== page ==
Tragedy of Compromise
the Sawdust Trail
We are not to disobey the Scriptures on the plea that we
are displaying God's love.
Christians have a distorted view of the nature of God's
love. New Evangelicals have stated, "The badge of Christian
discipleship is not orthodoxy, but love." Current New
Evangelicals trumpet the fact that fundamentalist separatists
are harsh and abrasive while they are loving. Love, according
to them, overlooks doctrinal error and embraces almost everyone
who claims to be a Christian. Love does not criticize nor
condemn. Love merely affirms.
very plain from the Scriptures that love and obedience walk
together. Consider these words of our Lord.
ye love me, keep my commandments" (John 14:15)
that hath my commandments and keepeth them, he it is that
loveth me" (John 14:21).
a man love me, he will keep my words" (John 14:23).
Lord commands in His Word that His people "have no
fellowship with the unfruitful works of darkness, but rather
reprove them" (Eph. 5:11). Liberal preachers are sources
of the "works of darkness." To fellowship with
them is to disobey this command; to do so is, in fact, unloving.
passage, plus the utterances of Christ just cited from John's
Gospel, declare clearly that if one would obey Christ, one
must refuse cooperation with apostates. The proponents of
ecumenical evangelism, however, do not agree with this premise.
In the face of scriptural admonitions to the contrary, they
continue to cozy up to the Christ-denying church leaders.
We are not to seek to please as wide a constituency as possible
in order to gain a sympathetic hearing for the gospel.
of the points that Graham defenders have made is the fact
that hundreds of people from liberal churches hear the gospel
of Christ because their pastors and churches cooperate in
the crusades. This is a flagrant case of religious pragmatism.
We employ whatever methods work regardless of the scriptural
principles involved. Certainly this was not the methodology
of the early apostles and their followers. Paul, in combating
the Judaizers who were trying to flavor the gospel of Christ
to suit the palates of Jewish hearers, declared, "For
do I now persuade men, or God? Or do I seek to please men?
For if I yet pleased men, I should not be the servant of
Christ" (Gal 1:10). "Men-pleasers simply do not
hurl anathemas against those who proclaim false gospels."49
An apt observation indeed! But, regrettably, Billy Graham
does not "hurl anathemas" at those great number
of supporters who preach a false gospel. His failure to
do so wins him many friends, but does it fulfill the commands
of the Lord?
We are not to condone false doctrine as though it were of
Roman Catholic Church teaches heresy, but Billy Graham condones
and encourages its leaders. They teach many doctrines which
are directly opposed to the Word of God; yet their leaders
and members are featured or included in Graham crusades
and conferences. So also is it with the charismatics who
insist that sign-gifts are still operable today. Paul did
not mince words about false doctrine when he wrote, "Now
the Spirit speaketh expressly, that in the latter times
some shall depart from the faith, giving heed to seducing
spirits, and doctrines of devils" (I Tim. 4:1). The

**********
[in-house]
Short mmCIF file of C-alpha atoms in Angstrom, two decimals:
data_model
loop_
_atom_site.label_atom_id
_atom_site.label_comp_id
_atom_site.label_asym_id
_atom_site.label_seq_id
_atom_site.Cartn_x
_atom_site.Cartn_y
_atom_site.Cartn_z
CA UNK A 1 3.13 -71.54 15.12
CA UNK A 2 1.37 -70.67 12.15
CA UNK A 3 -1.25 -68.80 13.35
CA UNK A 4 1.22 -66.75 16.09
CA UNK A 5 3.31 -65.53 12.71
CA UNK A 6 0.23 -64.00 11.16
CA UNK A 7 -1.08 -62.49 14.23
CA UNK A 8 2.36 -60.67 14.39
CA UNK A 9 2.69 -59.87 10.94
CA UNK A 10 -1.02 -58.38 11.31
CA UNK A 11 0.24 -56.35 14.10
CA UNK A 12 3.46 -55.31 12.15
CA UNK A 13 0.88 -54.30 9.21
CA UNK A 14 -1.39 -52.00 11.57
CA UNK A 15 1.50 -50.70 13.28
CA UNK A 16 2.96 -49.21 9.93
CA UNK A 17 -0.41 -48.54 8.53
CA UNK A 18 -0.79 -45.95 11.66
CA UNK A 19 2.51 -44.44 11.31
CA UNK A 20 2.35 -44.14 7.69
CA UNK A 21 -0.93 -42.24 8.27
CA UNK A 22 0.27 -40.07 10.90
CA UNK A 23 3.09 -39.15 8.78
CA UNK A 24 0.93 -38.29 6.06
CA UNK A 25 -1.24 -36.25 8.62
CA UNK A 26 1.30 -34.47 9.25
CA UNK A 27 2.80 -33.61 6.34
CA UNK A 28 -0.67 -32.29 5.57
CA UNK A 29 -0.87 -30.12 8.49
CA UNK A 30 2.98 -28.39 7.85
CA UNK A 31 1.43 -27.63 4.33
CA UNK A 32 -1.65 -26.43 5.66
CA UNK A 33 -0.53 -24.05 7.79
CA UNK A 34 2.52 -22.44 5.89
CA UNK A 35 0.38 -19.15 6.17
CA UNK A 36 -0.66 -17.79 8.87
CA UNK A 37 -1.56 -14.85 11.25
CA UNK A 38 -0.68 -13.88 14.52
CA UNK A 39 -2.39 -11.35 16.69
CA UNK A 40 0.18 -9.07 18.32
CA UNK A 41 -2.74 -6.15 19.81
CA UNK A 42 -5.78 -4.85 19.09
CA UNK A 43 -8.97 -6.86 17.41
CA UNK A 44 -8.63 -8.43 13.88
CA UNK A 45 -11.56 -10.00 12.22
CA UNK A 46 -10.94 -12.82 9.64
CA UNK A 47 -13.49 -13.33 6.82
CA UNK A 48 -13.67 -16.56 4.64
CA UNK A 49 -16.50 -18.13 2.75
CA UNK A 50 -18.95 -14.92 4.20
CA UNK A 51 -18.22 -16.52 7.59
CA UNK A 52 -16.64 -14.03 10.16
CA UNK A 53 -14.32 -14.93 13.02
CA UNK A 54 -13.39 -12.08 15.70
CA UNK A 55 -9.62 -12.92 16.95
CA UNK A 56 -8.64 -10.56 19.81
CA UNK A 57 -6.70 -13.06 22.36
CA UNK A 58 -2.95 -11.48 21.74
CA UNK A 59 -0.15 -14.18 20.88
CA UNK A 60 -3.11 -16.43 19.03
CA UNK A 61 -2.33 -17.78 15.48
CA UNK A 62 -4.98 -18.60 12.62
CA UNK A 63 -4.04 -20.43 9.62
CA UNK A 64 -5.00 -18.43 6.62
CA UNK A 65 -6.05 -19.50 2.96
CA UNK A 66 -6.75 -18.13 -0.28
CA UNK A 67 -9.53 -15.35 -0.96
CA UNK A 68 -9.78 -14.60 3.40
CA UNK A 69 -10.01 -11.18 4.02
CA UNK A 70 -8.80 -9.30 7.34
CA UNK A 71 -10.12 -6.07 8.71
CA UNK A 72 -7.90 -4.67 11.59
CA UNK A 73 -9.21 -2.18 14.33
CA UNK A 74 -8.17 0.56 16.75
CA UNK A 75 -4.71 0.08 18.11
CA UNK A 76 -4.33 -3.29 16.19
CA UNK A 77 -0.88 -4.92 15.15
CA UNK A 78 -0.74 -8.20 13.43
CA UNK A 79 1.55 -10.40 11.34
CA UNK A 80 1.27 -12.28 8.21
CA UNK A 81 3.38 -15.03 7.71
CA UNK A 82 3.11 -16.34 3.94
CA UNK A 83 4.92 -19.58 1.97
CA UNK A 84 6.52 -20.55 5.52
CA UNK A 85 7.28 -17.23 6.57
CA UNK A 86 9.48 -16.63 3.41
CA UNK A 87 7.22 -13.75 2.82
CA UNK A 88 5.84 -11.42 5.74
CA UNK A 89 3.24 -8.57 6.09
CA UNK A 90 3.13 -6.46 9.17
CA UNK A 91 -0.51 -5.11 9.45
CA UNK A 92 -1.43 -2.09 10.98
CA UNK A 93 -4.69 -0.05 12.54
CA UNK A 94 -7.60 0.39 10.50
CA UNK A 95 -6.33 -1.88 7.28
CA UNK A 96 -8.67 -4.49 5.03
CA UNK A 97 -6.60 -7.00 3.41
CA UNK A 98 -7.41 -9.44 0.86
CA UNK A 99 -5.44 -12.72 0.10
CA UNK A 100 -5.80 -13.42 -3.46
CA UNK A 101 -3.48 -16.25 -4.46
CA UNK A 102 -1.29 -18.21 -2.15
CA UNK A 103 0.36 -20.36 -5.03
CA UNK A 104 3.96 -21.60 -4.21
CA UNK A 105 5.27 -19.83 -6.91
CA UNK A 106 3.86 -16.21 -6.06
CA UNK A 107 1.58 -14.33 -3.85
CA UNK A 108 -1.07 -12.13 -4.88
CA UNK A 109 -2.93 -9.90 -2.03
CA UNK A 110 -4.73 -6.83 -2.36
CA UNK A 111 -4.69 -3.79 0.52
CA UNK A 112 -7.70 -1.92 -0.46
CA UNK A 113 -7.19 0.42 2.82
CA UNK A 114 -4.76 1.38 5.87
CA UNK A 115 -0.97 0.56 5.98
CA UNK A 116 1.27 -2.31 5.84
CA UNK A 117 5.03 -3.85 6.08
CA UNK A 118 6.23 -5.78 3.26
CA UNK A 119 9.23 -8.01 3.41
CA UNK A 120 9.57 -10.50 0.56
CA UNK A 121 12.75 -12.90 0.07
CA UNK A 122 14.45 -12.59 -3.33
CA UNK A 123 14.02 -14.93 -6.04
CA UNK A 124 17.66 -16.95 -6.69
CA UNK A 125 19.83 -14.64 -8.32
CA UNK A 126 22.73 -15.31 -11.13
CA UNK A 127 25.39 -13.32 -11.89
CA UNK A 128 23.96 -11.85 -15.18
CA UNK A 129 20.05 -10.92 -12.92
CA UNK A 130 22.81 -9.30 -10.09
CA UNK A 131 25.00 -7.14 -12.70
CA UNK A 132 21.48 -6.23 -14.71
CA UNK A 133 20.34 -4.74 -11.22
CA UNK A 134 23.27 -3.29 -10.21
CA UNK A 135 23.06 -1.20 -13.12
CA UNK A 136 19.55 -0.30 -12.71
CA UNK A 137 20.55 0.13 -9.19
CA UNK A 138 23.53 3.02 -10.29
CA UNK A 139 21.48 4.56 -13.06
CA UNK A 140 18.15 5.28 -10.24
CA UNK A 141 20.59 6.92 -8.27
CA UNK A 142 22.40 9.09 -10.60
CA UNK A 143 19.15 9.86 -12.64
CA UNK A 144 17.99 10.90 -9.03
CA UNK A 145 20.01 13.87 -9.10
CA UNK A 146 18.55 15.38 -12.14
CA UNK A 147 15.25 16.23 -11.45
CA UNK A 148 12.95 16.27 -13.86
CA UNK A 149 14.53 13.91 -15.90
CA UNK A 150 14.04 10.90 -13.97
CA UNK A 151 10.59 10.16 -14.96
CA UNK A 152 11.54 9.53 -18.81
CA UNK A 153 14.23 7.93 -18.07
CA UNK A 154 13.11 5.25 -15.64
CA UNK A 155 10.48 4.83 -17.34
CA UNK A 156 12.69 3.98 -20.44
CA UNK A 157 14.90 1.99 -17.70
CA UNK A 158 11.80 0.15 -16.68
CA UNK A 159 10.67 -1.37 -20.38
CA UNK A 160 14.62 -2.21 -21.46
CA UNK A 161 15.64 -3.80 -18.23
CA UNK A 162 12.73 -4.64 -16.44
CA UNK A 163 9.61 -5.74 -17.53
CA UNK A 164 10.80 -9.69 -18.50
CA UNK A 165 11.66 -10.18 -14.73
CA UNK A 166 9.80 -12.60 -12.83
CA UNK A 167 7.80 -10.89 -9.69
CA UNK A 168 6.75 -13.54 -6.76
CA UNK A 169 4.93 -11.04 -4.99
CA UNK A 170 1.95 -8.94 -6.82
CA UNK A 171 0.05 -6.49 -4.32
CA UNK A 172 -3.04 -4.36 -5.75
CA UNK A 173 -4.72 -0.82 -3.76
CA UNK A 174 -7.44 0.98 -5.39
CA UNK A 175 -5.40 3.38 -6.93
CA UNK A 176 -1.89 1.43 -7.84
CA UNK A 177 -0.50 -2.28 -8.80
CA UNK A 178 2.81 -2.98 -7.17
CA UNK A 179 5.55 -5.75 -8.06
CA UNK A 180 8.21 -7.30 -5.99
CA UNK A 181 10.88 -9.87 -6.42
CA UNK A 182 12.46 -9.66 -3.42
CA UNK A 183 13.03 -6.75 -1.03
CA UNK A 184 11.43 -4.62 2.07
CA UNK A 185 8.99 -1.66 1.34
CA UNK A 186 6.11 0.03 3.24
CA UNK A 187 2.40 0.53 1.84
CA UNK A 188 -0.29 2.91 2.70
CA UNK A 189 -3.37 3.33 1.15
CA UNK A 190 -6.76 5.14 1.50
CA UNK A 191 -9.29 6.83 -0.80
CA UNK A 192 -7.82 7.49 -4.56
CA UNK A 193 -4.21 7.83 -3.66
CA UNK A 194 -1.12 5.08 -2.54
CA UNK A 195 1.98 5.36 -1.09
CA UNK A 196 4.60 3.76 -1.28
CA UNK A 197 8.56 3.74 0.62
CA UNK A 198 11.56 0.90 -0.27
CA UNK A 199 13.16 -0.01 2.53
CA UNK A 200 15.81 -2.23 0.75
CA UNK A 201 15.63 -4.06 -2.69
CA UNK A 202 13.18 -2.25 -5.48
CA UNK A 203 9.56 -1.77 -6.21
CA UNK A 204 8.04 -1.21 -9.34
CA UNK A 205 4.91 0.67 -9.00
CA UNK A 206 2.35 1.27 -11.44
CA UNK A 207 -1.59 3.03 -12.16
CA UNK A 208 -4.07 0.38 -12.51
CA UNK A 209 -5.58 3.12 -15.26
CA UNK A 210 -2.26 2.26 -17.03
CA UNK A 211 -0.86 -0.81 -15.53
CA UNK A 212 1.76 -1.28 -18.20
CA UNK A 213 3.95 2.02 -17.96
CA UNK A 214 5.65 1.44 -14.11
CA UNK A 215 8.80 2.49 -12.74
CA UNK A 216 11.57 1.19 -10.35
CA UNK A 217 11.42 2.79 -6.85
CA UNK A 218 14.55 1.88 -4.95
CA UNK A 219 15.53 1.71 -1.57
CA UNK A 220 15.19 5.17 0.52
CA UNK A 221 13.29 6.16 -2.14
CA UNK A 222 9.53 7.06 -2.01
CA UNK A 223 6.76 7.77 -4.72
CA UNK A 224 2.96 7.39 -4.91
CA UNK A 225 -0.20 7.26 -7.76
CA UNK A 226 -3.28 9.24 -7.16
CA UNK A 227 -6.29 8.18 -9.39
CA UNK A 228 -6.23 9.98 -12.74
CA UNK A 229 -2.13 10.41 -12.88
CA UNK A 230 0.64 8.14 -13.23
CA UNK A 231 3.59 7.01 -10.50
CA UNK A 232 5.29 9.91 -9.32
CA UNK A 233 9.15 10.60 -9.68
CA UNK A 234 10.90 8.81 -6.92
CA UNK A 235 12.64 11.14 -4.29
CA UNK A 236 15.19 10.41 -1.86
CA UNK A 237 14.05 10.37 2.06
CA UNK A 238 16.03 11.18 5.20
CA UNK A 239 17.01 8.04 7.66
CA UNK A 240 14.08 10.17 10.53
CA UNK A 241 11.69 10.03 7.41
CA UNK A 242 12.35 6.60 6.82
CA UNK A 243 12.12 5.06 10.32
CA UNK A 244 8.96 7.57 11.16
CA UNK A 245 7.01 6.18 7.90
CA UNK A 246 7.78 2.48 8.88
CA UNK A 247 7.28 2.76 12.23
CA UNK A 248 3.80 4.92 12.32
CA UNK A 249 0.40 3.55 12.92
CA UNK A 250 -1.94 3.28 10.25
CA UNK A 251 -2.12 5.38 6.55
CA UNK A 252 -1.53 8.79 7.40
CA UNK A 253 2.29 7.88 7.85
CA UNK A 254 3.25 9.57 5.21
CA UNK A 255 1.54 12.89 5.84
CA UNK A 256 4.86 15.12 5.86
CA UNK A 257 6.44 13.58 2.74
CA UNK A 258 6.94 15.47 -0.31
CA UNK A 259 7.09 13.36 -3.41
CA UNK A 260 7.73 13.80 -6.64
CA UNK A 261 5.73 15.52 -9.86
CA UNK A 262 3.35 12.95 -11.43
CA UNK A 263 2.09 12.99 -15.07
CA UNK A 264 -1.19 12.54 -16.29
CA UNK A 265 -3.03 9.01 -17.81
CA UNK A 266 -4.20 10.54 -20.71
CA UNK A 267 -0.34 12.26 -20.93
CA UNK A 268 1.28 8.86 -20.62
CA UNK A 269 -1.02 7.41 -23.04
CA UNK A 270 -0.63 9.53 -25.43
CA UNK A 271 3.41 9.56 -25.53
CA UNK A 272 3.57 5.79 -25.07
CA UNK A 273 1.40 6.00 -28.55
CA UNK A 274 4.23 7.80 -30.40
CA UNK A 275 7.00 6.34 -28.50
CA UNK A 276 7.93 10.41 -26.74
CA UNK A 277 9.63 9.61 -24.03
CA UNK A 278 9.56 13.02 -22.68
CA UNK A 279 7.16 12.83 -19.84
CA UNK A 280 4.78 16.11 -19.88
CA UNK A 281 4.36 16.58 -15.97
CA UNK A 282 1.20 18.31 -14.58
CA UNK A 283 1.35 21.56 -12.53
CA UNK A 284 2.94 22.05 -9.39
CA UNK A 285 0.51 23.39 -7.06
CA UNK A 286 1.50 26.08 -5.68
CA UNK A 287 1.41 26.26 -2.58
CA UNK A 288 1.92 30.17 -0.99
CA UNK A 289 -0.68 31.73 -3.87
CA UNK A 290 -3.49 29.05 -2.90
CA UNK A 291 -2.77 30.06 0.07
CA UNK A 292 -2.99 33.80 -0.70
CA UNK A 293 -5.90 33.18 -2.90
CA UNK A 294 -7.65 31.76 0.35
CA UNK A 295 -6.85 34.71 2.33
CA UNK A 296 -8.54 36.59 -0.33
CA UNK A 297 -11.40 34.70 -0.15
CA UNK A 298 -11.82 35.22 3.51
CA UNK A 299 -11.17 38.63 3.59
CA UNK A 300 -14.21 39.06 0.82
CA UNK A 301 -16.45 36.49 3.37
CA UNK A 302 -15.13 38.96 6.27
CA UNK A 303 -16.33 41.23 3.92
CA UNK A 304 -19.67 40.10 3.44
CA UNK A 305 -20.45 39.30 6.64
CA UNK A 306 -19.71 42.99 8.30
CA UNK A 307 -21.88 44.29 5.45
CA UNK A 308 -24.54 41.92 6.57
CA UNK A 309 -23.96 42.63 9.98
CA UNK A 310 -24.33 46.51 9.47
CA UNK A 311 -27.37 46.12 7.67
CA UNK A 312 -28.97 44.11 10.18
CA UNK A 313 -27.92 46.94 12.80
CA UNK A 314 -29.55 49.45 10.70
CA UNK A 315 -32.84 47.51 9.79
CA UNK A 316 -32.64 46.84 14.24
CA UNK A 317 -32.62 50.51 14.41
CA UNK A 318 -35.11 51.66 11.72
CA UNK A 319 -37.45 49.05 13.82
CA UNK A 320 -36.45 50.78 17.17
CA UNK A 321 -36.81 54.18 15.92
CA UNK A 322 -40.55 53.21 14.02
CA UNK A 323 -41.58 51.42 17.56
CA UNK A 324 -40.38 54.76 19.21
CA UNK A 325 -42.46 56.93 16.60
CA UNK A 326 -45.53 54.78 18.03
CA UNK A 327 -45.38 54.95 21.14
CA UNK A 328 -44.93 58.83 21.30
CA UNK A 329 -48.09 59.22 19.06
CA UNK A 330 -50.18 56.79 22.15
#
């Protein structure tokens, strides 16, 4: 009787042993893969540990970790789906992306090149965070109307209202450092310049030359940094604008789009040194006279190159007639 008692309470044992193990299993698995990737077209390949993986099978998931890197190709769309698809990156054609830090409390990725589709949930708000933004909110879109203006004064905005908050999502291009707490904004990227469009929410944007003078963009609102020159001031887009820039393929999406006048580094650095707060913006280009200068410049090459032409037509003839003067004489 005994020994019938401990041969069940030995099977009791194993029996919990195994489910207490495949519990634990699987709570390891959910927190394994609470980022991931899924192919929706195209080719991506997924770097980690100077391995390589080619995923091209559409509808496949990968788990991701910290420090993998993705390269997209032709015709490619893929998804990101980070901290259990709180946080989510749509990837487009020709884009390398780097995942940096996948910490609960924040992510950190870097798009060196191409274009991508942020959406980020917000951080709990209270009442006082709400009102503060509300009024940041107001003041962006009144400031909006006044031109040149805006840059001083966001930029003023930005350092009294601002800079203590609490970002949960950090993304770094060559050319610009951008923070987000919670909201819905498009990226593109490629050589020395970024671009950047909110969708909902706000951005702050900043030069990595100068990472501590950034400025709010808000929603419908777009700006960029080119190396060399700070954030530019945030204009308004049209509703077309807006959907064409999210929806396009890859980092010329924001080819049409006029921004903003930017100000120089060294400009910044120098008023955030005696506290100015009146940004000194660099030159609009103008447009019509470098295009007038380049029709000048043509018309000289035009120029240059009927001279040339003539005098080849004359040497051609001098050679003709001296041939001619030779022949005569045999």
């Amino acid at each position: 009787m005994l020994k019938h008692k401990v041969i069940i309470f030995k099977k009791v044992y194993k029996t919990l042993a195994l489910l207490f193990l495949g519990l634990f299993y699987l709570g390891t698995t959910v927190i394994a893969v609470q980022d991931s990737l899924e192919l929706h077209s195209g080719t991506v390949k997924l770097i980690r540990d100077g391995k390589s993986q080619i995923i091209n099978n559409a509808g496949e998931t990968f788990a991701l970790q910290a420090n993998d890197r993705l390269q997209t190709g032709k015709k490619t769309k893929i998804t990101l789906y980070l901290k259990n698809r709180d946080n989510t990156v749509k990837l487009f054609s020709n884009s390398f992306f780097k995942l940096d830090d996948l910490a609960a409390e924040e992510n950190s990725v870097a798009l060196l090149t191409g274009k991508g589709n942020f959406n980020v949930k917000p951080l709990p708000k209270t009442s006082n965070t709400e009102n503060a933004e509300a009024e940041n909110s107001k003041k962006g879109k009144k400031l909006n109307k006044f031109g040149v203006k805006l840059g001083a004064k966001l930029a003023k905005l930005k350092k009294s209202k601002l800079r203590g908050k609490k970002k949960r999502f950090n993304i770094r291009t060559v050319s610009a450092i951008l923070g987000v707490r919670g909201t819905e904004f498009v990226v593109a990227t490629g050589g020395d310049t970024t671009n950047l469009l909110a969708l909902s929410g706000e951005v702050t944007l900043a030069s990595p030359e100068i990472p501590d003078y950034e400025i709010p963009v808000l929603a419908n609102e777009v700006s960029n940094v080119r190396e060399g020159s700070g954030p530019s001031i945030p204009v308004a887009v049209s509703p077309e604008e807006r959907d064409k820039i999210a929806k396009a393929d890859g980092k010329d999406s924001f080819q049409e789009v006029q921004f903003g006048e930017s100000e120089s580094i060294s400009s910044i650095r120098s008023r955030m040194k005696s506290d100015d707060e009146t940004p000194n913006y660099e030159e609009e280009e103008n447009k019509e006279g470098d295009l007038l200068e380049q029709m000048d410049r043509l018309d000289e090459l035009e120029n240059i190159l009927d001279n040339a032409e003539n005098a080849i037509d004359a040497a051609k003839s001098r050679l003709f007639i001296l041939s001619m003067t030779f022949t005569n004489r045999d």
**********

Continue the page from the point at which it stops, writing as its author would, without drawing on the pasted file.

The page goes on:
great apostle of love, John, was not only concerned about
the manifestation of love but also about the repudiation
of error. He did not advocate a naïve gullibility concerning
doctrine. "Beloved, believe not every spirit, but try
the spirits whether they are of God: because many false
prophets are gone out into the world" (I John 4:1).
In pursuing that theme he said that we should be able to
differentiate between the "spirit of truth, and the
spirit of error" (I John 4:6). Spiritual discernment
is important and must be exercised. There is a vast difference
between truth and error and this difference ought not to
be ignored or glossed over.
We are to recognize that sound doctrine has priority over
fellowship and that true fellowship is based upon sound
has fallen on evil times. Few wish to battle for what they
call "peripheral" doctrines. They wish to emphasize
instead our unity in Christ and the blessings they see flowing
view of doctrine, however, is much stronger than that of
some evangelicals. When the first local church was founded
in Jerusalem, its characteristics were noted. There were
four of them, but the first one mentioned is steadfastness
in the "apostles' doctrine" (Acts 2:42). Fellowship,
breaking of bread, and prayers followed the mention of doctrine.
It is noteworthy that doctrine is the first on the list.
It would not be of such paramount importance to many evangelicals
today. A little later in apostolic history Paul was concerned
that "the things which become sound doctrine,"
be taught in the church (Titus 2:1). Often Paul refers to
"sound doctrine," that is, doctrine which is healthy
and not contaminated by error. He was most concerned that
this kind of doctrine be perpetuated in the churches.
evangelism is not in line with God's program and principles.
It is an attempt to bring together that which should not
be together. "Can two walk together, except they be
agreed?" (Amos 3:3). "What fellowship hath righteousness
with unrighteousness? And what communion hath light with
darkness?" (II Cor. 6:14). God has separated light
from darkness and no one, not even in the cause of evangelism,
should attempt to take down those divinely erected barriers.
The Tradedy of Compromise. ByErnest Pickering. ©1994. BJU Press.
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